Thread: PCB source

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  1. #11
    ecat's Avatar
    Location unknown. Last Activity: 08-02-2014 Has been a member for 3-4 years. Has a total post count of 157. Received thanks 5 times, giving thanks to others 8 times.
    Aha, Michael
    So for those of us playing at home:

    The peak voltage determines the minimum track separation, theoretically. In practice the minimum track separation may be more about the safety standard your product is trying to attain. Something like PCB Trace Spacing Calculation for Voltage Levels .

    Minimum track width is determined by the acceptable rise in temperature above your operating ambient and the acceptable voltage drop across the length of the track. This in turn is primarily determined by the track thickness, the (average?) current and the track length. The temperature rise will be limited by the choice of PCB material, if you are willing to push things that far, which is probably not wise.

    Once you've achieved your minimums everything else is gravy.

    I am curious. Is the word of a professional spark sufficient? On the one hand you have the external connections which are a sparks domain, on the other hand you have risk of fire and electrocution due to circuit design which is an area not usually covered by sparks. I think for non Baseffa applications my old company used to get away with 'due diligence' and a 50 million insurance policy but I'm sure lip service to CE certification must have featured somewhere along the line.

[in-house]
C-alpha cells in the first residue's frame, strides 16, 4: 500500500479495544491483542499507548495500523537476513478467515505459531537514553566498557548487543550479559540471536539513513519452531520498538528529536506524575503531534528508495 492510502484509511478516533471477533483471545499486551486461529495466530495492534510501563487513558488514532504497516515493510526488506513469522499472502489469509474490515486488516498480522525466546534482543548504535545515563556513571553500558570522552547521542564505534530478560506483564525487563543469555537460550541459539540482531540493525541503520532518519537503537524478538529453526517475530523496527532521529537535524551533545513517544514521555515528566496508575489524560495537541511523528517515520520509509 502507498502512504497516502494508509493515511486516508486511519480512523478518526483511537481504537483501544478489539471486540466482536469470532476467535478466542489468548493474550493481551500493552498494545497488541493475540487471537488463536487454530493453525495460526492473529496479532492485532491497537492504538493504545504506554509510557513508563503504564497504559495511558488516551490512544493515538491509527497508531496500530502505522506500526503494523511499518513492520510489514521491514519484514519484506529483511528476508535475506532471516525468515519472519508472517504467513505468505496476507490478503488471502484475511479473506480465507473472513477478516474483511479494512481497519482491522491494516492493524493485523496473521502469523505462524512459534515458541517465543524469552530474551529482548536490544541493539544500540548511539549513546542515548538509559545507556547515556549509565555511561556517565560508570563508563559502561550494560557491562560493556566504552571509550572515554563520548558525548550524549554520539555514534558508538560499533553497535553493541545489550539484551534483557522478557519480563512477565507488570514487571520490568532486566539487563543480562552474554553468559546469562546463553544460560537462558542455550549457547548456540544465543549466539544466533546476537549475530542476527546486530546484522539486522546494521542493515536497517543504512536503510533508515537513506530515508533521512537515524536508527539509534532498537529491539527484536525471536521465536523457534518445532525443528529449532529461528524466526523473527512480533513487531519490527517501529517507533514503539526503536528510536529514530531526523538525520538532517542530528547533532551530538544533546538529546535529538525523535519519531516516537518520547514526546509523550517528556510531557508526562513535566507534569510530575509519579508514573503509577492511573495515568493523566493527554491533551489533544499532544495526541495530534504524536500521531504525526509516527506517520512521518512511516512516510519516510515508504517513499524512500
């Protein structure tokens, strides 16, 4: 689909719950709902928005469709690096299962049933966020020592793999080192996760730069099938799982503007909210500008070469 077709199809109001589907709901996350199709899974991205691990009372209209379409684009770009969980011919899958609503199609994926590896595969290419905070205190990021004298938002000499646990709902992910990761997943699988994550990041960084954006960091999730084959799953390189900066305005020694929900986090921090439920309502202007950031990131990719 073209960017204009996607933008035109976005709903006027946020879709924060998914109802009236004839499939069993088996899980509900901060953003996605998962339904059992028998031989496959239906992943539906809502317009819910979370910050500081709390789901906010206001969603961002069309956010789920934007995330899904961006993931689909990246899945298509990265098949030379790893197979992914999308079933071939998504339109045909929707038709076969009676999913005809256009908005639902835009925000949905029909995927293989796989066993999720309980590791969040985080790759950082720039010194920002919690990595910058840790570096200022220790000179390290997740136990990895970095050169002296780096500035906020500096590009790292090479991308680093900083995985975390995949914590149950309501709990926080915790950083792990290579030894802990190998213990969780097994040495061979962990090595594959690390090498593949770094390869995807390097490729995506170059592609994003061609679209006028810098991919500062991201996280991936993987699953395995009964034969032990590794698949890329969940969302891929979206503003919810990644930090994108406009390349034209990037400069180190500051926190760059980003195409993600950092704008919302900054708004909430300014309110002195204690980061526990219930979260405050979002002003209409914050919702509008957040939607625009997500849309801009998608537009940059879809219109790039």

Now stick a big question mark at the end of all of the above. I'm not preaching, I am asking if my understanding agrees with yours while hopefully providing the rest of internet with sufficient information to draw their own conclusions. And I apologise if I've missed some previous threads that were relevant.

    All ideas have merit if they are backed by evidence. Any idea expressed without evidence is opinion and if I don't know the person expressing the opinion I'm sure as hell not going to take their word on faith, I'll either question them or ignore them. It's good to see Jonathan take this on board.

    I had this post in limbo for a while, at least 2 hours by the looks of things.

    I think Jonathan's final paragraph of post #10 lays pretty much all of this discussion to rest. If you're expecting 2.7A design for 5A (?) and suddenly 1oz copper is looking quite good ?

    There's some good information on the topic in this thread:
    current capacity of a solder loaded track - Page 2
    Not that much information really. More build it, test it, see what it does. The guy in post #18 is speaking from 3 years experience and has never looked inside a PC power supply. And the comment on thermal dissipation in post #19 sounds 'out there' to me. I still say if your basic design is sound and safe there is an extra 10% to 40% capacity/safety/luxury available for next to nothing.

    I know linking to another forum is not a great reference, but here it is anyway:
    DipTrace Forum • View topic - How do i make certain tracks soldered rather than painted
    No, that's great. If the basic design is sound then there should be no problem with any solution. The guy does fail to mention that the most likely place for a fracture to occur is right at the component lead, track boundary - in my opinion.

    It depends...
    Exactly. It all depends on...
    Last edited by ecat; 06-12-2012 at 04:48 PM.

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